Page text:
Let’s pull everything we've said together.
Let me ask a question: Is it good to be a Christian?
If we, like most of our society, still have a view of God that is some distant deity, a heavenly Hitler, a slave master or an angry high court judge then we’re bound to consider Christianity a necessary evil. The right thing but not so much a good thing. And that inevitably contains our Christianity within certain boundaries, in the same category as visiting the Dentist or paying taxes. God will be someone to avoid speaking of, to be a bit embarrassed about, someone who is really a bit past it, a bit irrelevant. But Exodus 24 shows that

to be a Christian is to EAT WITH JESUS and his people, because of Jesus.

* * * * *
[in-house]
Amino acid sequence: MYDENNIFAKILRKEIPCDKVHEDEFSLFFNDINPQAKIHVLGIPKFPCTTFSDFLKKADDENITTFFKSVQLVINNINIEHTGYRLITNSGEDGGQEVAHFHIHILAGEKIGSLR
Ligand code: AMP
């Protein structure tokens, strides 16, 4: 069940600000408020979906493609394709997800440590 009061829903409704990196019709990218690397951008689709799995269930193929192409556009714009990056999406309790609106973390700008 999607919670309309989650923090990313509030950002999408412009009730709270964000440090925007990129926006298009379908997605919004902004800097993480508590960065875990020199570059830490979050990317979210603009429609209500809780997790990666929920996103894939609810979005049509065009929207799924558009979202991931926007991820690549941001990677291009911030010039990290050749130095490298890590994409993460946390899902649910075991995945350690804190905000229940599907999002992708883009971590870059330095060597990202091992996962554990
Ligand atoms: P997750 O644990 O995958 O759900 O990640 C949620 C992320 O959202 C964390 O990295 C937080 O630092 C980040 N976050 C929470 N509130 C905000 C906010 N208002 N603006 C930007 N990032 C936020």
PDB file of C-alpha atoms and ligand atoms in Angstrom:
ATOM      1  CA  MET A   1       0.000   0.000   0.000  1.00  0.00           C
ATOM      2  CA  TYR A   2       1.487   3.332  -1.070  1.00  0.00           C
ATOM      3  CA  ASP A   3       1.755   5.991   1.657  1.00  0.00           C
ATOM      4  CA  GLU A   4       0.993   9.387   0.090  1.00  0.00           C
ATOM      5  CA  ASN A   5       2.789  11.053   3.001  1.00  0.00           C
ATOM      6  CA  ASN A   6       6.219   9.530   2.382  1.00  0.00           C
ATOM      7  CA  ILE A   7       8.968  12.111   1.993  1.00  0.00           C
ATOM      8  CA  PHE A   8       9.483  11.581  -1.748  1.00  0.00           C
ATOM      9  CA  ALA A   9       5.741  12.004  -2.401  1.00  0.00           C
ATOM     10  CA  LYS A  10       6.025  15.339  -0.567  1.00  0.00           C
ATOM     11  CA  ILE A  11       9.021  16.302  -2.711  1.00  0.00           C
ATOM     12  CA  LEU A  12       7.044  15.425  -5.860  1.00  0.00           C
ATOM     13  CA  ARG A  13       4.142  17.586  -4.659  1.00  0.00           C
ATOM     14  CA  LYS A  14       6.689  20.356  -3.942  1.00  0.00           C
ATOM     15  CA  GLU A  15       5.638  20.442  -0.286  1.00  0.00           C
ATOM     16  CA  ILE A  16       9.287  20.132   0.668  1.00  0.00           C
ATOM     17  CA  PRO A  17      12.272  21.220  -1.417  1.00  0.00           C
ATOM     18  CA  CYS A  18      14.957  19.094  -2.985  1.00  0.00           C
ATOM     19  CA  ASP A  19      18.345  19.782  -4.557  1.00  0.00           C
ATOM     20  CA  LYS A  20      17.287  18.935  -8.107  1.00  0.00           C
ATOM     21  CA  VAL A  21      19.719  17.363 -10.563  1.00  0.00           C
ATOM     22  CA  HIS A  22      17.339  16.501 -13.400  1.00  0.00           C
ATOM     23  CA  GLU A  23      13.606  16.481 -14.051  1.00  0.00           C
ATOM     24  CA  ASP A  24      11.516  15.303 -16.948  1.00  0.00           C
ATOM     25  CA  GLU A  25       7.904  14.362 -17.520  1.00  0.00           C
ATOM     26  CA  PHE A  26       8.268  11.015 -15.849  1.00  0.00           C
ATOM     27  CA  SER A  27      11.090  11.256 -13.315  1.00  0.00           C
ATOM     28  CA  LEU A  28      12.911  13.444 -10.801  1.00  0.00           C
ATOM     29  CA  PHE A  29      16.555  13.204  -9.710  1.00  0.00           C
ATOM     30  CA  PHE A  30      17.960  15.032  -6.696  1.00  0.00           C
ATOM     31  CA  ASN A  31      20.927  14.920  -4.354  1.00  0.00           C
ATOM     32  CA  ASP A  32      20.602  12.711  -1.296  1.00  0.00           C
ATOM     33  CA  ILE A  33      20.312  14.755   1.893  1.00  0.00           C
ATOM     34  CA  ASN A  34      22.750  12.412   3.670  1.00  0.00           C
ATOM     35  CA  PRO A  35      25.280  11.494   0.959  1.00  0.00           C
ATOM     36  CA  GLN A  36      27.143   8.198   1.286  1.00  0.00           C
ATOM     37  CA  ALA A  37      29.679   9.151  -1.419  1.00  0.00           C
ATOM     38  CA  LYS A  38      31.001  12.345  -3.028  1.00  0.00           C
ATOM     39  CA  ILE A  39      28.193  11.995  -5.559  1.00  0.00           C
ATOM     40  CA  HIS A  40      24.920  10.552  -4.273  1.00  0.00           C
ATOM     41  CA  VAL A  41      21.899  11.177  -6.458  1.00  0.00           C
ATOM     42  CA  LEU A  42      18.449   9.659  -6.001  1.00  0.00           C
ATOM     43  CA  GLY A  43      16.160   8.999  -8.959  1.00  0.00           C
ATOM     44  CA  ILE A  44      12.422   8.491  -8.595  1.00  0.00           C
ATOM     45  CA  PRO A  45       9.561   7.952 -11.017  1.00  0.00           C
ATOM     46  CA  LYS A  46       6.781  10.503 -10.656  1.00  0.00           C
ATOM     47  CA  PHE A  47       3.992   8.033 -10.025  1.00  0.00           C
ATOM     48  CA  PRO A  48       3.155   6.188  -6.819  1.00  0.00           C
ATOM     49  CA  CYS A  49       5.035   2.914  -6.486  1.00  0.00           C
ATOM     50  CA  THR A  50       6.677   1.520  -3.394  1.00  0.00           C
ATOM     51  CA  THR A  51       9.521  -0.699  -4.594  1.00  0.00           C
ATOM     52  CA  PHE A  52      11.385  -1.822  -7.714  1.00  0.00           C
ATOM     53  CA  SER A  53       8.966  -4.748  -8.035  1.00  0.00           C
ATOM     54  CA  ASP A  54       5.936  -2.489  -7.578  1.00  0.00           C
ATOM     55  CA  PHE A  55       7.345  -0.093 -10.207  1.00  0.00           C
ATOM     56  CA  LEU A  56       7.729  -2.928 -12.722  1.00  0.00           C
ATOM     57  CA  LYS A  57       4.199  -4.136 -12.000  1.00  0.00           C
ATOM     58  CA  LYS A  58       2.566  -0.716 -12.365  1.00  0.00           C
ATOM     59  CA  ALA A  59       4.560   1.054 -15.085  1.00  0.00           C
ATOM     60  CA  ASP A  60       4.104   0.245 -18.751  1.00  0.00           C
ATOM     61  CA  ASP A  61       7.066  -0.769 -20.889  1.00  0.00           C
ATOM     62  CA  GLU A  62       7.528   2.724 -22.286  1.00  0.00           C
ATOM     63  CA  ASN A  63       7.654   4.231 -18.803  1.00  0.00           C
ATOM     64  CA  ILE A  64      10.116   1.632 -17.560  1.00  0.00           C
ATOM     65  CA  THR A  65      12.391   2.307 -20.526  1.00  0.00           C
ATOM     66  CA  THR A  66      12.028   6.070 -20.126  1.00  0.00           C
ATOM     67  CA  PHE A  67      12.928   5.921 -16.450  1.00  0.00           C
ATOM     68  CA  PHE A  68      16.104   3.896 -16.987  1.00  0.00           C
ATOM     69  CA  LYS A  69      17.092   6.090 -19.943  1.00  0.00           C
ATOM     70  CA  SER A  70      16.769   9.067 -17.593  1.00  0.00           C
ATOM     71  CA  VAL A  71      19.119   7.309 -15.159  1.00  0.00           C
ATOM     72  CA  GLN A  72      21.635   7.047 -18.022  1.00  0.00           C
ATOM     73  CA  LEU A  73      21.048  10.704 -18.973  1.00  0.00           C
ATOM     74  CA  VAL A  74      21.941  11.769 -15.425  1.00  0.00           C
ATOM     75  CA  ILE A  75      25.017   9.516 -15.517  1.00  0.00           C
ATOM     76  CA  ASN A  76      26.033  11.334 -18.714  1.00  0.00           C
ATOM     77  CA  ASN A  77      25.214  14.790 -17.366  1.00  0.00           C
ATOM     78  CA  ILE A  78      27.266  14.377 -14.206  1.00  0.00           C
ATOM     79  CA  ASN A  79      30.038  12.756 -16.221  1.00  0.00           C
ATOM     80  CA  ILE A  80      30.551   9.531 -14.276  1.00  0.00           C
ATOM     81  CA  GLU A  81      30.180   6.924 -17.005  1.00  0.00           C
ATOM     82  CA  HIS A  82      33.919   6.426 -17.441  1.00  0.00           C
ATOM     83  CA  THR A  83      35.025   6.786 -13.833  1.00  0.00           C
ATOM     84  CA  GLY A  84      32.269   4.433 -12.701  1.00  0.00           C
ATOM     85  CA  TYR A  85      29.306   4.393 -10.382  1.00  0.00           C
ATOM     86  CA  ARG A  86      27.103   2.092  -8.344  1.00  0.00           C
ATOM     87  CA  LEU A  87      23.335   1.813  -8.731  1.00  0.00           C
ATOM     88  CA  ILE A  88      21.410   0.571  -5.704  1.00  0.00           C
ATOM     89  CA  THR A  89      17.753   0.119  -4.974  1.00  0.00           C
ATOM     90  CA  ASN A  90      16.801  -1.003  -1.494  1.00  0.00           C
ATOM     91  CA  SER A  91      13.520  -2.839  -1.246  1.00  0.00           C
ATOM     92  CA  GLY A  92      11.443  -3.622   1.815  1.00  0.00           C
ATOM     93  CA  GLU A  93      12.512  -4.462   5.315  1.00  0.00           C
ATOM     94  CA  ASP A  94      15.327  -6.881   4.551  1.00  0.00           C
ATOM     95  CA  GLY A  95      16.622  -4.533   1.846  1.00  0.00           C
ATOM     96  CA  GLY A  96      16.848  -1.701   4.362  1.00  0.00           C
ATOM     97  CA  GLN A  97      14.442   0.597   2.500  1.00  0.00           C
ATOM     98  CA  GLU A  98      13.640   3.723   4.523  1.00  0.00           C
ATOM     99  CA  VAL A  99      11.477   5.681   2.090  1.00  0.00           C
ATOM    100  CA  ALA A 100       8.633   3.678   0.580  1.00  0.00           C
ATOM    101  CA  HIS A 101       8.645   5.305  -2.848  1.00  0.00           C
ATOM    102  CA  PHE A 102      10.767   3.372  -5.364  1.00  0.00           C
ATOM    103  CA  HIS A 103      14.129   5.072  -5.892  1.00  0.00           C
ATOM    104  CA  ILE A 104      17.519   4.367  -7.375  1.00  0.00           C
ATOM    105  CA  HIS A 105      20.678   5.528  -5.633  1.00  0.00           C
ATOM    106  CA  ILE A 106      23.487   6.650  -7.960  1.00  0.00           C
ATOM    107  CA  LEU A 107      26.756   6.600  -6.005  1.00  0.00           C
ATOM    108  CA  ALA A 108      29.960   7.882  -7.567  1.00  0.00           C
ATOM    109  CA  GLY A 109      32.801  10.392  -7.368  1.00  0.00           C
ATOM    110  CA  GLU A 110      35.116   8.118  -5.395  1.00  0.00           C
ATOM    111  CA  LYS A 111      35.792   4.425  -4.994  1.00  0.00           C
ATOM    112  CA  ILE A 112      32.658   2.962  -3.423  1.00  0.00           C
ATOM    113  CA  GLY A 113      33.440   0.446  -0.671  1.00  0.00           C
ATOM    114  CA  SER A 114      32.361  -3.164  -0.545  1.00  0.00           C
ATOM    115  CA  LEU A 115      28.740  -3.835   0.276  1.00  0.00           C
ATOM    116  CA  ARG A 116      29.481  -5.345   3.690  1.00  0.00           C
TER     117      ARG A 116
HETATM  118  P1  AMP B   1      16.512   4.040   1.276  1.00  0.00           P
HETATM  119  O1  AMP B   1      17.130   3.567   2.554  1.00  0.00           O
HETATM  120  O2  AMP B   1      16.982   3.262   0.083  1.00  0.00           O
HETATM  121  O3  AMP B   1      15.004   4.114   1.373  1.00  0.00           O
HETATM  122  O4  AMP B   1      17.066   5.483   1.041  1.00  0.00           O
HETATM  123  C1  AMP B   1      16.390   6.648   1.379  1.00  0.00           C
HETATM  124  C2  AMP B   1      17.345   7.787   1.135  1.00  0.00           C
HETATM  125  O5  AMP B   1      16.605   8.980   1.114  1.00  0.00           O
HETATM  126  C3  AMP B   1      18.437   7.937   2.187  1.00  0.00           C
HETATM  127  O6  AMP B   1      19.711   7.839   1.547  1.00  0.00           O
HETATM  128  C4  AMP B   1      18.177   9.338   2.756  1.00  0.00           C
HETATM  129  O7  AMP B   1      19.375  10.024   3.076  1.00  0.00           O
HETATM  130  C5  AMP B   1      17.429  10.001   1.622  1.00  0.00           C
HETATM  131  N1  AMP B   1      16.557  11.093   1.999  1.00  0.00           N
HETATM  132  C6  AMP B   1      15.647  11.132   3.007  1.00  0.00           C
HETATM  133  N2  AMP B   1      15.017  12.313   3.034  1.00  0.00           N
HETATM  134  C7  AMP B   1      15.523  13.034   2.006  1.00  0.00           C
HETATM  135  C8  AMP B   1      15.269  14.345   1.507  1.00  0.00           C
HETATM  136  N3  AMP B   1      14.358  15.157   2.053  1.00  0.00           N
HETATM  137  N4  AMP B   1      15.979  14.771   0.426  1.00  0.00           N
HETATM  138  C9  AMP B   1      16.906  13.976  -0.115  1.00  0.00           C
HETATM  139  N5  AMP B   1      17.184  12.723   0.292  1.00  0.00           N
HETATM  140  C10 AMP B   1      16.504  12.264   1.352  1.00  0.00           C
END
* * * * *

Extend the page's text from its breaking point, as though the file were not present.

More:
Nothing is better than to be invited by the Triune God, caught up into his loving community. The invite is open to anyone. Is it good to be a Christian? Yes it is!

Someone asked can we really say this is Jesus? Perhaps it's an interpretative leap to say it's Jesus. What we have to say is that it's the second person of the Triune God, who exists from eternity past in the loving community of his Father. As we look back, through the cross, the person they eat with is the same person we know by the name Jesus, the Christ, who came from the Father. I stand guilty of short-handing a little but I did explain my logic from John's gospel and from Exodus.